Okay, I am not sure how to answer the second question in the title except to say that according to the midrash, the Children of Israel held on to certain oral traditions during their time in Egypt. This adherence to those traditions became key to their redemption. So maybe that is why I chose to digress on this issue here.
Someone once asked me: If this oral tradition really existed all the way back to the time of the Torah, why don't we see the Torah speak about it?
The simple answer is, well, it was an oral tradition--it doesn't necessarily come up in a written text.
However, I also pointed out that even in the Torah itself there are allusions to an oral tradition. We see, for example, that in Avraham's argument with God over the destruction of S'dom and Amora (Genesis 18:23-33) that Avraham challenges God's decision by implying that if God killed innocent people along with guilty ones, He would not be doing משפט mishpat (justice). This would not be such a strong argument unless Avraham knew what God considered to be justice and therefore implies that Avraham had a tradition in this regard. Merely referring to what might have been notions of natural law might not have been so convincing to the Ruler of the Universe. And, indeed, according to rabbinic tradition, one of the mitzvot given to Adam and then to Noah was for mankind to set up judicial systems.
There are several other examples, especially later in Tanach but we'll leave that question for now.
My real question is: What happened to the Oral Torah?
We know that the primary encapsulation of the Oral Torah came to be written down first in the Mishnah around the beginning of the second century CE. Rabbi Yehuda Hanassi and his court were concerned, given the political climate and social realities of the time, that because the Jews were being pushed around and scattered that the oral tradition would be lost. In order to save it, they decided to write it down.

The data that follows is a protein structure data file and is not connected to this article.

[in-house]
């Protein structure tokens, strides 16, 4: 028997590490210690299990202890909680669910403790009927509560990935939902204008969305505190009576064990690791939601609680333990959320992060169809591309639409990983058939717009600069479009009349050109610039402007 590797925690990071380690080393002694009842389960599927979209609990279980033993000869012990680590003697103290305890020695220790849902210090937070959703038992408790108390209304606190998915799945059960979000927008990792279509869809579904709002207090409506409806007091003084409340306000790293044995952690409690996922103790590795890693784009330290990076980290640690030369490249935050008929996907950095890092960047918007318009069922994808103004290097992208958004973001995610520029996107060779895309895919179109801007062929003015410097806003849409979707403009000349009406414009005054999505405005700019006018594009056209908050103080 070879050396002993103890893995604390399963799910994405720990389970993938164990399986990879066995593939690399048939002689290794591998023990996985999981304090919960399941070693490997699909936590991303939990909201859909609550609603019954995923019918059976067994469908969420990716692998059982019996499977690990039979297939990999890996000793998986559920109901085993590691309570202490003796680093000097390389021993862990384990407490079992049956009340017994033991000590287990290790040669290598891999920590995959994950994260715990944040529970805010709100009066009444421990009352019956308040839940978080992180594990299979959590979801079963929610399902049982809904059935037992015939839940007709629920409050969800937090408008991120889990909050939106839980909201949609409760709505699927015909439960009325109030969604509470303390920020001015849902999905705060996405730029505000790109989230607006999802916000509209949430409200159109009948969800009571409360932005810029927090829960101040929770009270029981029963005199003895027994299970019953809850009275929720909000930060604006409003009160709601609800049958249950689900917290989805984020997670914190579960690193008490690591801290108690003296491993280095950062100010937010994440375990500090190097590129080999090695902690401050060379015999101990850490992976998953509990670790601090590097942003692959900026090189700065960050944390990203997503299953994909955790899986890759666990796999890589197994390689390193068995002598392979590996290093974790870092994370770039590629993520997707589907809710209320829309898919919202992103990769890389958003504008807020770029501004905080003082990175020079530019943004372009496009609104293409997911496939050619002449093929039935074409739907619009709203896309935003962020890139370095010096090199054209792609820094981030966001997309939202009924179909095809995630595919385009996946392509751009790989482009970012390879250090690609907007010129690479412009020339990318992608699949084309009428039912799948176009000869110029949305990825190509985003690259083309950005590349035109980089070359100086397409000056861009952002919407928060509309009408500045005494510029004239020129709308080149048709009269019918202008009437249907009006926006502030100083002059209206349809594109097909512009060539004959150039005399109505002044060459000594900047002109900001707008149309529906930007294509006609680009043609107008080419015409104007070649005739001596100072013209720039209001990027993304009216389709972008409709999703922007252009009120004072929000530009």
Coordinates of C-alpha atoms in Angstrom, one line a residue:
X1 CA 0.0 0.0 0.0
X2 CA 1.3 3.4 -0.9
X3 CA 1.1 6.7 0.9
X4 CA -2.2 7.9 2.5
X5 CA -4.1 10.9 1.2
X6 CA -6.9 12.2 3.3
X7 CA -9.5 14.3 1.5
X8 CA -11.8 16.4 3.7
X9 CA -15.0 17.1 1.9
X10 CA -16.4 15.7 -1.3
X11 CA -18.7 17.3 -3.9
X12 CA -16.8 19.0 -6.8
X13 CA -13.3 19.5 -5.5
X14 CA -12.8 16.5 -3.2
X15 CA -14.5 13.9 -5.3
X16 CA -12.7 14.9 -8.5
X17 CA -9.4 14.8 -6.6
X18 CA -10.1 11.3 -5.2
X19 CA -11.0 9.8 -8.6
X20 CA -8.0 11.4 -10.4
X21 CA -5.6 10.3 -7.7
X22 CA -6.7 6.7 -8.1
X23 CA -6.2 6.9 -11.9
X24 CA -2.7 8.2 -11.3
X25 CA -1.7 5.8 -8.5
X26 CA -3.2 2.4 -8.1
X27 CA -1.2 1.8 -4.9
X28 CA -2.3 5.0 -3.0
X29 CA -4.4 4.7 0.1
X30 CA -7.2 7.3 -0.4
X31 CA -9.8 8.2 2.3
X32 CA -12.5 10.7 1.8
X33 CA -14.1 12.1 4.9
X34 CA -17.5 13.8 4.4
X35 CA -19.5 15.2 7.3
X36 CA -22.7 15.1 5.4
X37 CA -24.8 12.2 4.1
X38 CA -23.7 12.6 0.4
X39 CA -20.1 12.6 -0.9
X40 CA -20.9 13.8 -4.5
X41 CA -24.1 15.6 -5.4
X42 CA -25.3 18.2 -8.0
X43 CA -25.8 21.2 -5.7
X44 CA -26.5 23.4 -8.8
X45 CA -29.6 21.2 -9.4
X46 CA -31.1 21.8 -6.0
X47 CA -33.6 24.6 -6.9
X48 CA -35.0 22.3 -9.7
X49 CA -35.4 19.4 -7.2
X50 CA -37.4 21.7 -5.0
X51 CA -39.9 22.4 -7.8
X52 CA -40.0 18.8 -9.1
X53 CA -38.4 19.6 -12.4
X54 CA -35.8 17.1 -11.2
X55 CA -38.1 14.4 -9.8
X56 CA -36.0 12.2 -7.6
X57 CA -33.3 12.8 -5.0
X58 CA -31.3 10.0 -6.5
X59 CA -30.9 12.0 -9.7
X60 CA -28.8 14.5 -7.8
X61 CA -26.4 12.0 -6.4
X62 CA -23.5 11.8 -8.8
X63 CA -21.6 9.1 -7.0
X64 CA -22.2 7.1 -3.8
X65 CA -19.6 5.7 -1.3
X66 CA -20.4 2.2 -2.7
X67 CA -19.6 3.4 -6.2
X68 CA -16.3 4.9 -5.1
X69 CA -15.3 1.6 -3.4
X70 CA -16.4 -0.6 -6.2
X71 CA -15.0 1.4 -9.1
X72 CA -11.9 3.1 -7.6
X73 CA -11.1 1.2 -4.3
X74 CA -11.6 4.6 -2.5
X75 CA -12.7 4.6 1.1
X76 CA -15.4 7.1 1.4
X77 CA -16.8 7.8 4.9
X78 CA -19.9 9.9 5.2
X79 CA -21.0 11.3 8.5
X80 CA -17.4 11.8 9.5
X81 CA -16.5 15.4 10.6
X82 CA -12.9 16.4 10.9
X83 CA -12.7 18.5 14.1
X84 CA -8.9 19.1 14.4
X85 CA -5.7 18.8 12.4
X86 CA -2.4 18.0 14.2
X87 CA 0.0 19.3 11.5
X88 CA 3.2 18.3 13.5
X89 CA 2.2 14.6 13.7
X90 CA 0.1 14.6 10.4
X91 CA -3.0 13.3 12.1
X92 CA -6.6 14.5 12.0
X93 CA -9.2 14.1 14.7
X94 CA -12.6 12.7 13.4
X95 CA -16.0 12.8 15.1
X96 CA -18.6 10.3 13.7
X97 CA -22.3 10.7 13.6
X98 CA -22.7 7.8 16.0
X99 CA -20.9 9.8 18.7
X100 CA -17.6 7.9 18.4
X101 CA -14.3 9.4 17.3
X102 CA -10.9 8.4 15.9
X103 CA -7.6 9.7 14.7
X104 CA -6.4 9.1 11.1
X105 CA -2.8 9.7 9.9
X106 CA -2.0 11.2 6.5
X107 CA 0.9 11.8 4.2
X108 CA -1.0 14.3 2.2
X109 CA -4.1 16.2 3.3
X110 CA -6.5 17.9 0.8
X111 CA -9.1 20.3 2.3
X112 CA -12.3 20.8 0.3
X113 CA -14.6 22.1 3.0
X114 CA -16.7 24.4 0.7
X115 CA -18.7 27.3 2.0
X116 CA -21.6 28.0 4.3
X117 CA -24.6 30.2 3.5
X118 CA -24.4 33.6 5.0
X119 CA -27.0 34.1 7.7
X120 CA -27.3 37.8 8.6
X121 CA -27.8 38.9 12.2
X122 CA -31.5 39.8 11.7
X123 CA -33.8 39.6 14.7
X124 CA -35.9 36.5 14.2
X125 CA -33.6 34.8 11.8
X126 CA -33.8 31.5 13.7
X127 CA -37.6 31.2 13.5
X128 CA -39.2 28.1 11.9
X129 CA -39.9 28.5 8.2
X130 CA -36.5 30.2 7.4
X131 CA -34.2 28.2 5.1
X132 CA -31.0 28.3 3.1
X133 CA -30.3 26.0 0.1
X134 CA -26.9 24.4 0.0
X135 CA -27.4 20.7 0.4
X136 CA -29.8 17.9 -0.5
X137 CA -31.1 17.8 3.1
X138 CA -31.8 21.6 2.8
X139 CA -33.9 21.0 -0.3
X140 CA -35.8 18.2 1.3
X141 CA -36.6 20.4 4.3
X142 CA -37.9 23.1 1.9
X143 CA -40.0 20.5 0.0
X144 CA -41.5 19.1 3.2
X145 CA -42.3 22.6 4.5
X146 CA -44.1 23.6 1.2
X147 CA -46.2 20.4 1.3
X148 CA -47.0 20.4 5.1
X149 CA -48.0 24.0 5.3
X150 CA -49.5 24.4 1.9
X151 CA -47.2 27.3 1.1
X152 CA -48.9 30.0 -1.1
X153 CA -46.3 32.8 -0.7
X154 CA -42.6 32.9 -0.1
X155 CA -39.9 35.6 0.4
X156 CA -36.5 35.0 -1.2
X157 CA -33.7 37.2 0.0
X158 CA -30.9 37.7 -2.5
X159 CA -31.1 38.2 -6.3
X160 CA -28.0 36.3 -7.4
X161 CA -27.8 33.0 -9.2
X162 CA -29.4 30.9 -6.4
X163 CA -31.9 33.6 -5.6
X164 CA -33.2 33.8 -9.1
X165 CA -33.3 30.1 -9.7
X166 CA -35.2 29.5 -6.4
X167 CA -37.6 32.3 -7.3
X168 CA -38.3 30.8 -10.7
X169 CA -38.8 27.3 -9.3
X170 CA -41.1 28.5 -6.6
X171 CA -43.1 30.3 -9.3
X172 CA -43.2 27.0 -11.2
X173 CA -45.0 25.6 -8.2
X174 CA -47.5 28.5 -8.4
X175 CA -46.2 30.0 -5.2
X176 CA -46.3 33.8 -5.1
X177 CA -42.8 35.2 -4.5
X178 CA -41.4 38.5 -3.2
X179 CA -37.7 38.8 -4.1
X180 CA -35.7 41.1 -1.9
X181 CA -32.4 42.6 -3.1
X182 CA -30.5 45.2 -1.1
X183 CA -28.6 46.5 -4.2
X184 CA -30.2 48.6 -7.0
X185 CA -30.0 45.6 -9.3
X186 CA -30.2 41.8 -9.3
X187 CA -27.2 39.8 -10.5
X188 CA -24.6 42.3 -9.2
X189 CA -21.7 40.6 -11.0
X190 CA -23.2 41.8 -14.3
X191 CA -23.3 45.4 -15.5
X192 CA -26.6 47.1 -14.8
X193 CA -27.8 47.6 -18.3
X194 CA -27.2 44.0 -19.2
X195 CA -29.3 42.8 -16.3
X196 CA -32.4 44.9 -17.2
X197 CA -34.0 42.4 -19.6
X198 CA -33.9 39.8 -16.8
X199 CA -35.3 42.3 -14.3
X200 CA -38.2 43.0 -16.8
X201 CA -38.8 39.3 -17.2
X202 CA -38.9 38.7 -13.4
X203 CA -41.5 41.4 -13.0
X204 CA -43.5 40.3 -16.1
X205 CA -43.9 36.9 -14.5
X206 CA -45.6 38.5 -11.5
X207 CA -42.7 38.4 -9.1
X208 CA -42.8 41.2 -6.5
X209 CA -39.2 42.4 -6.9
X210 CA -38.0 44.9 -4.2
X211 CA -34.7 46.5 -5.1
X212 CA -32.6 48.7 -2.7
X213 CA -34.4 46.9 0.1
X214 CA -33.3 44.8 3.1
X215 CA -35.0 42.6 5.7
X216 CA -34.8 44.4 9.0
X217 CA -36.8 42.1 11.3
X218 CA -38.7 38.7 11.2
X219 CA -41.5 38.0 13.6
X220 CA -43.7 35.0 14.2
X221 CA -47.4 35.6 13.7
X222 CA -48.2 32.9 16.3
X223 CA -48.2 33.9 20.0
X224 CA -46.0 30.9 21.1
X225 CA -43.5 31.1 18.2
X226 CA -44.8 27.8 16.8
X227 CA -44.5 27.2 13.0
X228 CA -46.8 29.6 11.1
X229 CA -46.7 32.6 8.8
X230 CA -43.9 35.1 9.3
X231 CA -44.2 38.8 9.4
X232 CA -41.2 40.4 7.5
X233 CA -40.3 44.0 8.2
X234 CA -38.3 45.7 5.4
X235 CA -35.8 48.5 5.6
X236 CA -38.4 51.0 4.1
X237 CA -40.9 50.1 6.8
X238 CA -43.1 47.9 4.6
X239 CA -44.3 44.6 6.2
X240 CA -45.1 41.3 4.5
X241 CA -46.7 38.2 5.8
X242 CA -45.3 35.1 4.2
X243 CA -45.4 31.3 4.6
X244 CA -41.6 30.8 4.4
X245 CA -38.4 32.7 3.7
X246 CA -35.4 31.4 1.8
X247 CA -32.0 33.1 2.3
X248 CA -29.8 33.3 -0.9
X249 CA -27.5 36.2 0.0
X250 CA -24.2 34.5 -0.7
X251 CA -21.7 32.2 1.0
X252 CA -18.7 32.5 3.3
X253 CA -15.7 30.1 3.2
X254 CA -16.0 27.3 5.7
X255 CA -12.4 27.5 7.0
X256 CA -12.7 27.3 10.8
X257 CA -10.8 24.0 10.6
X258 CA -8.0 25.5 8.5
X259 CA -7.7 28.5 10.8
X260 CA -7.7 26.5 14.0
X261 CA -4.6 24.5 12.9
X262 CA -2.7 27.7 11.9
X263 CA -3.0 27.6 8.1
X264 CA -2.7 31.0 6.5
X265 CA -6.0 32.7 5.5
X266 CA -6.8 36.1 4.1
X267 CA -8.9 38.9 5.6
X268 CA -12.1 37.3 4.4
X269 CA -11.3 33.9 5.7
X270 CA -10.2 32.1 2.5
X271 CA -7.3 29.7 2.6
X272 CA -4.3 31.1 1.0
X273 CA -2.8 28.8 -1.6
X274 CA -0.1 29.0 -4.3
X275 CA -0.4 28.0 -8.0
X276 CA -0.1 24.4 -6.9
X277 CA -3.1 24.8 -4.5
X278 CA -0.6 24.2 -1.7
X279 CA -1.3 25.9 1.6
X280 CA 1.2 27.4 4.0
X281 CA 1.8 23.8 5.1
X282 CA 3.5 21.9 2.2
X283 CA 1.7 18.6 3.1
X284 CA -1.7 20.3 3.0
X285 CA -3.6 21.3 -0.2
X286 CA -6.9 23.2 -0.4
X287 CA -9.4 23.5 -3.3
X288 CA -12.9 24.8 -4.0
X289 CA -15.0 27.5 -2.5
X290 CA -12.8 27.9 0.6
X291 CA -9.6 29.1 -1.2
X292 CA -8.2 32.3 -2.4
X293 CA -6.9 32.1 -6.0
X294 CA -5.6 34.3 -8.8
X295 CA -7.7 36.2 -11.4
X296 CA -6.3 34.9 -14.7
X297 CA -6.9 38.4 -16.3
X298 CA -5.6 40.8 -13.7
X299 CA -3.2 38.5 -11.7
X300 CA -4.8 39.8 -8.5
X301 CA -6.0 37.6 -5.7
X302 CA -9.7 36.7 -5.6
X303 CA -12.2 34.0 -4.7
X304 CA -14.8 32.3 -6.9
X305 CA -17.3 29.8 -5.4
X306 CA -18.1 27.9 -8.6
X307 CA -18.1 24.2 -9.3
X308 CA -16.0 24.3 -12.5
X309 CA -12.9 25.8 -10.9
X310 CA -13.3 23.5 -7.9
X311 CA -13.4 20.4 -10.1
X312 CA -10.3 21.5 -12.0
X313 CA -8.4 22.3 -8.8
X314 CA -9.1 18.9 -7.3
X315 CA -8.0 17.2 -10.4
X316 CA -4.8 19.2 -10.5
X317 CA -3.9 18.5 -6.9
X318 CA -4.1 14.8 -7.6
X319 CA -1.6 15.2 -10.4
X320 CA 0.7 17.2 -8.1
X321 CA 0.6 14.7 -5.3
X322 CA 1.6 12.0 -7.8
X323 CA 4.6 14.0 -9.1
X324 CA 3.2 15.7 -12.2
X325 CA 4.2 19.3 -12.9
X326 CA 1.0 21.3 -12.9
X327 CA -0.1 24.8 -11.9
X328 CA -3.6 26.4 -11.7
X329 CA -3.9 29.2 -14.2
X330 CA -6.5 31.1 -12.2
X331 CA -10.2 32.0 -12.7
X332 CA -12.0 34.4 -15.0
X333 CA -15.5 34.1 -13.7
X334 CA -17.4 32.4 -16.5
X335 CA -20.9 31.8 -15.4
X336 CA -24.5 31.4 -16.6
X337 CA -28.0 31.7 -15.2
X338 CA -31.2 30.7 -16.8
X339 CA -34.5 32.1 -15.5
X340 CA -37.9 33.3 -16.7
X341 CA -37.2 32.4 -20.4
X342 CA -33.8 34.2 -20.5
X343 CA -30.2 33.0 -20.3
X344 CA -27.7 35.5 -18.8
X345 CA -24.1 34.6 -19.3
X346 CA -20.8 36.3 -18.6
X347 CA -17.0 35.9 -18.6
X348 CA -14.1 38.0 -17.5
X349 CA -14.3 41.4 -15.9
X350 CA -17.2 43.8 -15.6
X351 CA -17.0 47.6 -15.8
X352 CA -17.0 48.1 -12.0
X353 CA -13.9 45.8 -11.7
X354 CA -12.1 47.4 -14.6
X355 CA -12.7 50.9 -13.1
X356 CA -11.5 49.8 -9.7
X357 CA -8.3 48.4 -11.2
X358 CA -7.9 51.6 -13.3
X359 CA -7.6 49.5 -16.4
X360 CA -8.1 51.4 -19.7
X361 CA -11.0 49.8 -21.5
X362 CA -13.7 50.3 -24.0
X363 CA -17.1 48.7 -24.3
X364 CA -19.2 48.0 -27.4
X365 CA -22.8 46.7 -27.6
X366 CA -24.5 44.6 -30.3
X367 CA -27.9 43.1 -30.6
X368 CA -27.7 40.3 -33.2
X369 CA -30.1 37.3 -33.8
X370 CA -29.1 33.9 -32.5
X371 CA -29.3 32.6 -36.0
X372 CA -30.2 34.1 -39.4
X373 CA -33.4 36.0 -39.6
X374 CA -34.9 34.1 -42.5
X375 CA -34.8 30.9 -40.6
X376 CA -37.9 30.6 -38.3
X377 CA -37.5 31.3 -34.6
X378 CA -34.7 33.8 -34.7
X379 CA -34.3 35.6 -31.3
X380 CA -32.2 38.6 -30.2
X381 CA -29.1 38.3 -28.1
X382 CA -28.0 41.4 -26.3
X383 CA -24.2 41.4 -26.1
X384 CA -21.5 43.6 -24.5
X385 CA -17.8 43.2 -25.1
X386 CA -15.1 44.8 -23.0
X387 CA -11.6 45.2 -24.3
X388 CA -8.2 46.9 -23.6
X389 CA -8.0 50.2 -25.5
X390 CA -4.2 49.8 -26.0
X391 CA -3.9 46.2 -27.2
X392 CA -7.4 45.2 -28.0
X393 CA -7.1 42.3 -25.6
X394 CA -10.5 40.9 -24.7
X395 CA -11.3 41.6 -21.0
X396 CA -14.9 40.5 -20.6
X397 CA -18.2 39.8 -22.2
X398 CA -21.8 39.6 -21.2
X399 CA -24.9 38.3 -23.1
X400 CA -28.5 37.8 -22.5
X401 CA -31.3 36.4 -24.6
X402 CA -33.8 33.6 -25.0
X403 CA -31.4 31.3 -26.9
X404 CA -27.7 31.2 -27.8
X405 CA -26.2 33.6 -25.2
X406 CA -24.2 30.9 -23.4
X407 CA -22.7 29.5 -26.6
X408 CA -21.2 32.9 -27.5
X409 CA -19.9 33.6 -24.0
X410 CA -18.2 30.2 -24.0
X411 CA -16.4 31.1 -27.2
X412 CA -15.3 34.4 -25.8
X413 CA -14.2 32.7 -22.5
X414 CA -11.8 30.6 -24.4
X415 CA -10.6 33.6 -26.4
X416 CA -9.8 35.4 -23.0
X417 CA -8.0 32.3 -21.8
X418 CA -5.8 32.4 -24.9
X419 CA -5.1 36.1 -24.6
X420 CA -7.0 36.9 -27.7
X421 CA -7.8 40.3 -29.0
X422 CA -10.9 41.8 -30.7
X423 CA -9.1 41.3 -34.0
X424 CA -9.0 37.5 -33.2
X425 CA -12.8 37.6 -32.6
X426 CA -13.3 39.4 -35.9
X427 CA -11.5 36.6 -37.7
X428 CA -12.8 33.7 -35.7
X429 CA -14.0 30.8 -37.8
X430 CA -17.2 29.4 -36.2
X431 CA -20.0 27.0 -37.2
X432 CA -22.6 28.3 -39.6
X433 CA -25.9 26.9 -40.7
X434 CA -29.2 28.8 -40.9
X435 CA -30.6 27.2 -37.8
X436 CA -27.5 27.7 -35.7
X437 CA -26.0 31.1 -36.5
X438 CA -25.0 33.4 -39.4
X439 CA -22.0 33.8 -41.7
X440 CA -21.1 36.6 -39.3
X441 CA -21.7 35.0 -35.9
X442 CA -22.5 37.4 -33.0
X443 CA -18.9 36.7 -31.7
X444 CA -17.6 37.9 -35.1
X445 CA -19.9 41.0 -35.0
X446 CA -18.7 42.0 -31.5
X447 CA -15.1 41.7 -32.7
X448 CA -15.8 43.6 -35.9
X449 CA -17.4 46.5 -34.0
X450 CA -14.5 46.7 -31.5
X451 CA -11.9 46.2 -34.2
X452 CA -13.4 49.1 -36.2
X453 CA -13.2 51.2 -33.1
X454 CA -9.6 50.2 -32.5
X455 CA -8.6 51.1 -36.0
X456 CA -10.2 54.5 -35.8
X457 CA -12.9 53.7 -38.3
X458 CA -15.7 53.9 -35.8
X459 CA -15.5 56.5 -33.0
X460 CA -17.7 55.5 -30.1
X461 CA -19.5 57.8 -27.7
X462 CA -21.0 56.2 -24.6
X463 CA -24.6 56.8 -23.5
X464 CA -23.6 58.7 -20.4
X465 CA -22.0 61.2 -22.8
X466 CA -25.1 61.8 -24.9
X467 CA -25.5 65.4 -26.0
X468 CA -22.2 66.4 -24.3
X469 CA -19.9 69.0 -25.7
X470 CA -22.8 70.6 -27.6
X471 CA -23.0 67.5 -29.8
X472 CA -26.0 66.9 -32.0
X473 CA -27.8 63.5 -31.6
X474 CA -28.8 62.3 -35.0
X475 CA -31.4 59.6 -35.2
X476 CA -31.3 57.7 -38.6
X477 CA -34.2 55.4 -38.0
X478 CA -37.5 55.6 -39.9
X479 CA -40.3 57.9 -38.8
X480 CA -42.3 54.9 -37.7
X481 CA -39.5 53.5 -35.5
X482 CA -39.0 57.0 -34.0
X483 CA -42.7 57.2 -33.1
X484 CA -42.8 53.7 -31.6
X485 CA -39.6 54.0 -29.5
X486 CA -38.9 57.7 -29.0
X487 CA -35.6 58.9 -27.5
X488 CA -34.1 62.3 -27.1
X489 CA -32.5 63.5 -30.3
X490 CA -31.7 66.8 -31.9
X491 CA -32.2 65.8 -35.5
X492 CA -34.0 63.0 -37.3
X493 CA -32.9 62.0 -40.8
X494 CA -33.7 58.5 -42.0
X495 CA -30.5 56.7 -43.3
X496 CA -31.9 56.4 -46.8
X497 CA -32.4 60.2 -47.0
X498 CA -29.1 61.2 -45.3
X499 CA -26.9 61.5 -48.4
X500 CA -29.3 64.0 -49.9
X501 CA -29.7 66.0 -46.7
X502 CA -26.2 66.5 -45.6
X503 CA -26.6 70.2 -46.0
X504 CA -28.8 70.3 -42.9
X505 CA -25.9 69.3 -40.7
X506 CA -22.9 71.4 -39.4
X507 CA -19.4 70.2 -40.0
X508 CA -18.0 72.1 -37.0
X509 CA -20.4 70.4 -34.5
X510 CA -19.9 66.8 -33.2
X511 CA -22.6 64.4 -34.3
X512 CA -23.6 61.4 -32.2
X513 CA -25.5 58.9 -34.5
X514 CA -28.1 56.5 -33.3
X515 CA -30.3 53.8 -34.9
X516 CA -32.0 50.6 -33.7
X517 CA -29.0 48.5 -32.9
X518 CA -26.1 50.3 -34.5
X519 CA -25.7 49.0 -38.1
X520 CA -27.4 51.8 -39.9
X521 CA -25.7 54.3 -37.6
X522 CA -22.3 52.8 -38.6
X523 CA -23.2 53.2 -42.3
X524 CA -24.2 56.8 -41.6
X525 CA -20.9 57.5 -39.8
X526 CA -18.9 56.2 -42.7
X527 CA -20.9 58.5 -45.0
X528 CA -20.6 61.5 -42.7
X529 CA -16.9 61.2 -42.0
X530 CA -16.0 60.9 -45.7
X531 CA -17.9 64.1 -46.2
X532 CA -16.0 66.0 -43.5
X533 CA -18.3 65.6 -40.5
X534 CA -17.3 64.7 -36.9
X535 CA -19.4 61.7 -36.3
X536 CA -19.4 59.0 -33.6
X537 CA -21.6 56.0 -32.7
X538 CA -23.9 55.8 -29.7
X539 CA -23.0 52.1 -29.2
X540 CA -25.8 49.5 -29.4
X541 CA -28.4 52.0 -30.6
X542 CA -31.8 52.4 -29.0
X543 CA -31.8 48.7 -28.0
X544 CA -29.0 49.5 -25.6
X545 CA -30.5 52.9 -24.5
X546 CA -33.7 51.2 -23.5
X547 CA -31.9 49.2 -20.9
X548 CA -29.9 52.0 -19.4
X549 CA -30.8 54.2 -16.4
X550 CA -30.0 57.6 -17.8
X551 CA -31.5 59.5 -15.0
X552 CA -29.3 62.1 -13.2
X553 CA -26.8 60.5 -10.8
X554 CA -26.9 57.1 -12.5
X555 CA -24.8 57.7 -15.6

One of the salient features of the Mishnah is that it was written in a very terse language, almost a kind of code. The nature of the Mishnah is that one cannot simply read it in order to understand it. Much of the Mishnah is written in partial sentences and generally without clear references relating each point back to the written Torah. In order to understand it properly, it must be discussed.
So built in to the Mishnah is the notion that an oral aspect remains. It is a marvelous and unique sort of document in that regard.
It is clear to me that Rabbi Yehuda Hanassi was trying very hard to preserve as much of the oral nature of this tradition as possible.
However, the downside of this decision is that, well, the oral tradition came to be written in some form. We noted yesterday that a written text becomes fixed in a way that an oral text does not. The writing of the Mishnah, therefore, began a process of slowly freezing discussion that continues to this day.
There are several important points along the way from the Mishnah to present. I will mention some of them in my next posting.